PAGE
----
Tuesday, May 16, 2017

Daydreams of Angels

Twenty stories with a focus on mistreated children, particularly girls, but made palatable by the use of whimsy, fantasy, striking images, and unexpected developments.

Many of the stories are set in the past, as though it's a more suitable location for odd goings-on. In Messages in Bottles a pair of twins survive the sinking of an ocean liner in 1913 by floating away on their mother's cello. "This cello made such a mournful noise as it rode over the waves that a whale fell in love with it."

A fairy tale element underpins several of the stories. In Bartok for Children, a Canadian soldier is killed in occupied France, but brought back to life by a lonely toymaker who longs for a son. The ungrateful soldier seduces a woman by telling her whatever she wants to hear. With each lie, it is not his nose that grows longer.

In The Wolf-Boy of Northern Quebec Pierre-Loup tours with another feral child, George LeCurieu, and meets a girl in a red coat.  “Why, that girl's so cute, I could eat her up.”

Sex is another major ingredient and several of the characters are prostitutes, yet there's nothing graphic or lurid. In Where Babies Come From the infants appear magically, washing ashore. “You would see their little bottoms peeking up from out of the sand, and if you dug them up quickly, they would be yours to keep.”

The title characters of The Gypsy and the Bear are left stranded in a story that a little boy is telling his tin soldiers. He is called away to lunch and they end up in a brothel.

Dreamlife of Toasters, in which two robots have sex and produce an unwanted child, reminded me of the skewed fables of Stanislaw Lem.  Other stories with science-fiction premises are Swan Lake for Beginners in which a Russian scientist creates batch after batch of Nureyev clones, and The Isles of Dr. Moreau where Grandfather dates a deer-girl, a lion-girl, a swan-girl, and a monkey-girl. 

Another aspect I liked is the way some stories take surprising changes in direction. In the title story, Daydreams of Angels, a shortage of senior angels occurs because they've been sent by God to a beach in Normandy. Consequently a cherub is assigned to a girl named Yvette in Montreal. After they sneak into her room at home, the story switches to her father as he lands on the beach in Normandy.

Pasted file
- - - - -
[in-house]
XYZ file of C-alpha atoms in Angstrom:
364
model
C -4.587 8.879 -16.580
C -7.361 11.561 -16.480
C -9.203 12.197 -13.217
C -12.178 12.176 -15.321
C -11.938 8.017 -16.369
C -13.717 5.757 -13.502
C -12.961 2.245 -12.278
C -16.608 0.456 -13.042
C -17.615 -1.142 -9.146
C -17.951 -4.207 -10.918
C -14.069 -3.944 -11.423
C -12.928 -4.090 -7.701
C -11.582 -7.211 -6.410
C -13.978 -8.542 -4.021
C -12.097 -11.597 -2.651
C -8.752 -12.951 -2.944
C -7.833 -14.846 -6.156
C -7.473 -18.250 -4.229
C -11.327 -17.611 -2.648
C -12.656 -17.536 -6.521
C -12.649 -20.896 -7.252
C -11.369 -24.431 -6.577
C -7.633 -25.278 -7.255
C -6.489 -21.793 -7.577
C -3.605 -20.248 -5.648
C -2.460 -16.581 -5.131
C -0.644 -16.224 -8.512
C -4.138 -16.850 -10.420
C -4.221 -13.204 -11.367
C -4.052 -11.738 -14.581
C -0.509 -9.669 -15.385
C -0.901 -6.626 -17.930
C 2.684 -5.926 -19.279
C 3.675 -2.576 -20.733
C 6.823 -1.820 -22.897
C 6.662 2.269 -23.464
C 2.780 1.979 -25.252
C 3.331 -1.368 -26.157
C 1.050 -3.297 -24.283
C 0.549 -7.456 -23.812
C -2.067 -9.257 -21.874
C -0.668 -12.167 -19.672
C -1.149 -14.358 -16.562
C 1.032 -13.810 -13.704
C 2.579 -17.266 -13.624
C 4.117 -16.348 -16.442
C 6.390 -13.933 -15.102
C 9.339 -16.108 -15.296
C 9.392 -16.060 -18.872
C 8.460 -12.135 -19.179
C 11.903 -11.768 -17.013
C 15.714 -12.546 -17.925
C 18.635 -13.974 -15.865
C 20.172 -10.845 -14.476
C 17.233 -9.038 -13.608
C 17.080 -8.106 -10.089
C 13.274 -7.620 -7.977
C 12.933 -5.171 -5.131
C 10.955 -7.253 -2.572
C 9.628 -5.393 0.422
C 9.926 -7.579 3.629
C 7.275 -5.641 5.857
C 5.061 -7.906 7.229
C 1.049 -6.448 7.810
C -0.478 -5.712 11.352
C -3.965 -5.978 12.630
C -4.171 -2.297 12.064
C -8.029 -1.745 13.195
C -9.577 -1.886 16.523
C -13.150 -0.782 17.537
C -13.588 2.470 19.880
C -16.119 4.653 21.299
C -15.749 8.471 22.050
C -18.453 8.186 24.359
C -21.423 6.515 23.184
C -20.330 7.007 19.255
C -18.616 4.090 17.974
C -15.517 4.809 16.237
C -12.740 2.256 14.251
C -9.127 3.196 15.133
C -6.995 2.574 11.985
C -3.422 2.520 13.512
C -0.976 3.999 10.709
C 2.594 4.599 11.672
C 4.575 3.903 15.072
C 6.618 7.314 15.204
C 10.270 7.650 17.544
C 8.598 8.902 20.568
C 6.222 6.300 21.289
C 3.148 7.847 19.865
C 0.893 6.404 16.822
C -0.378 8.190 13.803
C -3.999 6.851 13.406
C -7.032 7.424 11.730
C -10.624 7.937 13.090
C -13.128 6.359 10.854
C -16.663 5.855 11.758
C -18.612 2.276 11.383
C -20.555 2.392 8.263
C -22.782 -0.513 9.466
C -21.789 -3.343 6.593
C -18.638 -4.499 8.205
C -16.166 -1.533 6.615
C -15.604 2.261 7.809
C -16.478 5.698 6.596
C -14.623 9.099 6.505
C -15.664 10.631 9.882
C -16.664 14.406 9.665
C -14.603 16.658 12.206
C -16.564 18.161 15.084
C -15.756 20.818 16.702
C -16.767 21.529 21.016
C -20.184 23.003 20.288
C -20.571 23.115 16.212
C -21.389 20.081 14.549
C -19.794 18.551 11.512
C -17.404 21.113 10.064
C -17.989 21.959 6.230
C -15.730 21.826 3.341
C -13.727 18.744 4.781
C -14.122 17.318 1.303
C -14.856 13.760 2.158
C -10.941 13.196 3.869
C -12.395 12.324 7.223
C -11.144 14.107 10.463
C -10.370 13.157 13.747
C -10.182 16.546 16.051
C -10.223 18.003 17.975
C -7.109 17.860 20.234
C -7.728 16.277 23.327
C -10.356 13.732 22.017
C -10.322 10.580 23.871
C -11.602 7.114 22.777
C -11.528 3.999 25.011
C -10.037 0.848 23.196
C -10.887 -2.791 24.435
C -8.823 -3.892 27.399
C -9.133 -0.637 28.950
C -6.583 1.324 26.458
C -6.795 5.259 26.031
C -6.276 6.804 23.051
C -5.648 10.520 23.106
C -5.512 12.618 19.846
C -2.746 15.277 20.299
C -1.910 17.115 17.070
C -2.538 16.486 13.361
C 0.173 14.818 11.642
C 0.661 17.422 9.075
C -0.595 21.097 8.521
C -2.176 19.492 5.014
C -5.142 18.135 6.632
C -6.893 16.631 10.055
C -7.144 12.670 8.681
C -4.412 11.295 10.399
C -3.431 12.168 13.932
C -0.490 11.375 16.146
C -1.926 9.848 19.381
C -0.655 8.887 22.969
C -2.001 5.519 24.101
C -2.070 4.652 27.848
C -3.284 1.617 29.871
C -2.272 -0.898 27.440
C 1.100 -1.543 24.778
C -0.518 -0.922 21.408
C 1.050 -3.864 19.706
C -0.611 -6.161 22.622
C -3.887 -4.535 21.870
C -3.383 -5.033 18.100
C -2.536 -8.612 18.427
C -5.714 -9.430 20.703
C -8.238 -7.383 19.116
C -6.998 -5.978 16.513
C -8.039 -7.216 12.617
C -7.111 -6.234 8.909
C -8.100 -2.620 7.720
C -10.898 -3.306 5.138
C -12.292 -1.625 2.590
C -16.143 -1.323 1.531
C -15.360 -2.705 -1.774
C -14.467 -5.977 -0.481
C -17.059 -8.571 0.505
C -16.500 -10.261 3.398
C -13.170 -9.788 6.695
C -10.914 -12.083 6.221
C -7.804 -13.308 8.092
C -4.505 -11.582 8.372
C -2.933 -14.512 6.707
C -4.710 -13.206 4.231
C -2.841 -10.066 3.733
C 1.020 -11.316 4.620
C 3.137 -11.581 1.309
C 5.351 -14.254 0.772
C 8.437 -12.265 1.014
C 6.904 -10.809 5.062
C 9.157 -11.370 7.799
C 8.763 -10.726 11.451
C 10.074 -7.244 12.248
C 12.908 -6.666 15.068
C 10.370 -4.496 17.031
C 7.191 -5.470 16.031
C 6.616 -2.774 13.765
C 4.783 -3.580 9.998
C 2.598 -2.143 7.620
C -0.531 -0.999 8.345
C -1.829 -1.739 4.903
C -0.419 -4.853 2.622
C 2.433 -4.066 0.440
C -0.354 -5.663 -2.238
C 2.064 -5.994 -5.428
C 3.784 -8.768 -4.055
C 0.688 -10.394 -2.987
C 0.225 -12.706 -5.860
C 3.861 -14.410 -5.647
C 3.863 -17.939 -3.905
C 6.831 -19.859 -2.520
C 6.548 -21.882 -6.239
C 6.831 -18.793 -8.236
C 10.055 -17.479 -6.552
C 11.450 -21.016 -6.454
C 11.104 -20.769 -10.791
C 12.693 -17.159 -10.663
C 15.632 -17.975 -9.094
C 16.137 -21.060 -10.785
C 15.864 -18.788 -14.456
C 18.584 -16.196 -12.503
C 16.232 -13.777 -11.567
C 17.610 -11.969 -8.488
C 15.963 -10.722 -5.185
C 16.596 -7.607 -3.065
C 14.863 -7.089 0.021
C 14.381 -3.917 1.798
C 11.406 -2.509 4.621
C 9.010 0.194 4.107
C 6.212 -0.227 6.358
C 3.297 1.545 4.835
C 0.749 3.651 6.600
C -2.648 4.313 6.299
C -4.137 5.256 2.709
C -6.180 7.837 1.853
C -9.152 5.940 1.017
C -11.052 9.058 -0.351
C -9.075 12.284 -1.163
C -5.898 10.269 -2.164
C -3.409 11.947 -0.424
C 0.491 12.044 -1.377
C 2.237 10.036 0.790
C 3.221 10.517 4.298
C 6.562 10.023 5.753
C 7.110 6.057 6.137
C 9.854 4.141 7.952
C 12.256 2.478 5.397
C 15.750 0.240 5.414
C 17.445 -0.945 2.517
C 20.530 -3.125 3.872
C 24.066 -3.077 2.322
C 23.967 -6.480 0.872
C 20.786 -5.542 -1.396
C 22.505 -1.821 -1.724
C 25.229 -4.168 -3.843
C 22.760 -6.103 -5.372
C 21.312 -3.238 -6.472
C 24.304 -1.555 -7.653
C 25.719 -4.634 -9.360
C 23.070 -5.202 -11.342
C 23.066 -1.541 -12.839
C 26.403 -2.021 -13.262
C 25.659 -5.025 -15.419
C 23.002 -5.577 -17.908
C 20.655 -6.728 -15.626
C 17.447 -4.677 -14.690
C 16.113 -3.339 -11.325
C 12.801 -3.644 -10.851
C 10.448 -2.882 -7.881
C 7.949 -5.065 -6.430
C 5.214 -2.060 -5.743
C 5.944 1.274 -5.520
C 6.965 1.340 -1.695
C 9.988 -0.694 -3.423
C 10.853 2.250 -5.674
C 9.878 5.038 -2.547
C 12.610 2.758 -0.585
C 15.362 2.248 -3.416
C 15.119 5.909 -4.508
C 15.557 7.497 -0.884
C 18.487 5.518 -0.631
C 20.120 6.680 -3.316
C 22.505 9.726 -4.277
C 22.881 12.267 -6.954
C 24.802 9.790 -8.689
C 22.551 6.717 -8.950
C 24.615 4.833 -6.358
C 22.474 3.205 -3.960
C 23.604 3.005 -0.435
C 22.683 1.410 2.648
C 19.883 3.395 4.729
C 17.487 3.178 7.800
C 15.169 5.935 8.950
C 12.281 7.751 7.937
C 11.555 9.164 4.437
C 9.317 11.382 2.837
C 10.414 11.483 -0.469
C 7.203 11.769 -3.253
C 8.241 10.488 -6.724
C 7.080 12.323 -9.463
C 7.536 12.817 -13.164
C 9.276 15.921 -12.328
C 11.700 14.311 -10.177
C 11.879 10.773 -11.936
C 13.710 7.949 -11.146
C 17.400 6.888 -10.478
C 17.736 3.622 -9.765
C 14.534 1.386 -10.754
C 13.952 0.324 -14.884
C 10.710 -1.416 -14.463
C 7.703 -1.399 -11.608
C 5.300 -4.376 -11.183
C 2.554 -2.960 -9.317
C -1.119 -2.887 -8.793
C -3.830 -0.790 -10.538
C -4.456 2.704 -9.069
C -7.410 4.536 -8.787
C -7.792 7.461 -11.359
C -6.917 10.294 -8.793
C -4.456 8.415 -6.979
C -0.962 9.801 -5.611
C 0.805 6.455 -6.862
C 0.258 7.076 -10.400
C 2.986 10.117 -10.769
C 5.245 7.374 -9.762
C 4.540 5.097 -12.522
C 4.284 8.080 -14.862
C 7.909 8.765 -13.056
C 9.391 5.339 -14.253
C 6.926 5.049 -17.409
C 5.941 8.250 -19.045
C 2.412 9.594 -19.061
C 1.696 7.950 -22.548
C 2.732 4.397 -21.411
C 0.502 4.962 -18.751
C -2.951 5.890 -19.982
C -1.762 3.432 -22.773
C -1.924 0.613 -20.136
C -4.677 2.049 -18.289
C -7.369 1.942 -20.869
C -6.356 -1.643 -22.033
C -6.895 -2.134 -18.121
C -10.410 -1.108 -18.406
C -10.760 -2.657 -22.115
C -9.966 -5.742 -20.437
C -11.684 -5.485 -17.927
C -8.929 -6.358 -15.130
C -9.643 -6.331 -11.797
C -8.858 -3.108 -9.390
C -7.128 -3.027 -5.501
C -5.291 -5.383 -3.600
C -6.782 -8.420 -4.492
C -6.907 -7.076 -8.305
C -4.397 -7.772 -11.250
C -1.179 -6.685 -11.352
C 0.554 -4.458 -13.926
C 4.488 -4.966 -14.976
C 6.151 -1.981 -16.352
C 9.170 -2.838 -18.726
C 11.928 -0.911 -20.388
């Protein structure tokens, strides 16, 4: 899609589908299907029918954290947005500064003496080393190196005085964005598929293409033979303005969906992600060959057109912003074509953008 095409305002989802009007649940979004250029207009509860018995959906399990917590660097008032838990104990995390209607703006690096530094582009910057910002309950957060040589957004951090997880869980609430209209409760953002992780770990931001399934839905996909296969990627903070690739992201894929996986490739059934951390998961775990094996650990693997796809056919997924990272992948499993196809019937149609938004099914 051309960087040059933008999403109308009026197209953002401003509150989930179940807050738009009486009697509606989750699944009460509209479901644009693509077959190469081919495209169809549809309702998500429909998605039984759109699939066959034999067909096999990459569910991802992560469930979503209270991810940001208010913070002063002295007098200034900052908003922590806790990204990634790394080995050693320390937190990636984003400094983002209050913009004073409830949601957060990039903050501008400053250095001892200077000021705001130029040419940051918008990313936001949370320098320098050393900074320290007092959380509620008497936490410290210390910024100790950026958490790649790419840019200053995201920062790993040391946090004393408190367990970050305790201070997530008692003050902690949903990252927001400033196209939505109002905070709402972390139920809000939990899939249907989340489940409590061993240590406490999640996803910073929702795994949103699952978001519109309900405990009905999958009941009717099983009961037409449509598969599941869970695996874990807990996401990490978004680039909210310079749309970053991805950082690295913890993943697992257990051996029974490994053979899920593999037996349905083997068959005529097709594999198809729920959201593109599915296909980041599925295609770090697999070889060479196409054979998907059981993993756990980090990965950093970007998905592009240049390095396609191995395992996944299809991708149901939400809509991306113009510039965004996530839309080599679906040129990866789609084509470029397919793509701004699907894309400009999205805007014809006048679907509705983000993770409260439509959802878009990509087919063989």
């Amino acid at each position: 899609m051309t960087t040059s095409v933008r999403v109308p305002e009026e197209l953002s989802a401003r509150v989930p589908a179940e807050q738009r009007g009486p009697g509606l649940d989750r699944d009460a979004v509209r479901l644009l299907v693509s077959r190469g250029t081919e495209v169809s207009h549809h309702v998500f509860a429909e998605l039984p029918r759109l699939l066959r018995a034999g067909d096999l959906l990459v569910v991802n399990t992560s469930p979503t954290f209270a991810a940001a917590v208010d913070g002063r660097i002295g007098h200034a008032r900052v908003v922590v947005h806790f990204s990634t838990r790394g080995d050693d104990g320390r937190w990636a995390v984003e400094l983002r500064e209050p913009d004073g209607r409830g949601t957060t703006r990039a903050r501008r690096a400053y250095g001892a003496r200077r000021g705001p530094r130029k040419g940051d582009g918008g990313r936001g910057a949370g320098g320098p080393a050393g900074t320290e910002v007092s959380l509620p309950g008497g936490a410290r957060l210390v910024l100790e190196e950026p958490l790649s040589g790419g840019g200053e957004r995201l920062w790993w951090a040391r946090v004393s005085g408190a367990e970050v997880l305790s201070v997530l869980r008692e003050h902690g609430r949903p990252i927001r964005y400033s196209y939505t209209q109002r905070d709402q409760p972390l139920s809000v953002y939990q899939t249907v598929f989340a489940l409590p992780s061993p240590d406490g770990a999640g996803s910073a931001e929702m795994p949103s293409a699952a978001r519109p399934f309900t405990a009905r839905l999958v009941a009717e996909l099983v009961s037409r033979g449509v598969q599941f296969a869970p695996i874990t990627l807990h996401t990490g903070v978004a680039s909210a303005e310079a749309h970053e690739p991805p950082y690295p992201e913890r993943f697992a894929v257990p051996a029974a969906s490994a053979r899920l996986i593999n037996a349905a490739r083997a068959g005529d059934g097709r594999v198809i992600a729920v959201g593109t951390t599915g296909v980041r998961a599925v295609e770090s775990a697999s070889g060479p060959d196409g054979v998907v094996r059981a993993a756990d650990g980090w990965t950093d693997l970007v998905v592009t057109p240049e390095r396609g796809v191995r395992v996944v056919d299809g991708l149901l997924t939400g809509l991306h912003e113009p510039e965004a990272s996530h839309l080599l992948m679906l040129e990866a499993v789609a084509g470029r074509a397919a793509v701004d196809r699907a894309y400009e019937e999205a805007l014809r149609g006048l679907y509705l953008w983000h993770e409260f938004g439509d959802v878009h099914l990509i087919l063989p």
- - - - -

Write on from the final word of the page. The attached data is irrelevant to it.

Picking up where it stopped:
In The Man Without a Heart a black heroin addict steals from a single mother. When he gets out of rehab, he returns in order to pursue a relationship with her ten-year-old son. The story defies the reader's expectations.

One of the best features of the stories are the marvellous images. “We cover our ice cream in maraschino cherries. It's like clowns were caught in an avalanche and all you can see of them is their noses.” From the same story -- The Conference of the Birds, which features an unruly welfare family with quadruplets named Jay, Robin, Sparrow, and Turtledove -- comes the following marvellous bit:

     Are you who you are when you are a teeny fetus? There are some people who will say that you aren't properly you yet. But of course you are.
     You are you even long before that. You are you when your parents begin to get dressed in fancy clothes on Saturday night. You are you when your mother, who is barely twenty-one years old, puts on a pair of yellow lace underwear. When she plucks her eyebrows in the mirror and when she puts on a red dress that is cut really low and burgundy lipstick: that's all about you, baby.
     You are you when your father, who is also twenty-one years old, pops a pimple on his forehead. When he puts on his fancy shiny shirt that was made by children in a sweatshop in Indonesia. When he isn't sure that he actually looks good—but he has been lucky twice before when wearing it.
     They are both riding the subway in opposite directions to meet each other and you have already begun. That is your beginning. You have just as much right to be as anybody.

My favourite from this collection, "Daydreams of Toasters," I'm adding to a short list I keep of fantastic stories that have been indelibly etched in my mind. The others are:

"The Garden of Time" by J.G. Ballard
"Descending" by Thomas Disch
"Buffalo Gals" by Ursula le Guin
"The Heat Death of the Universe" by Pamela Zoline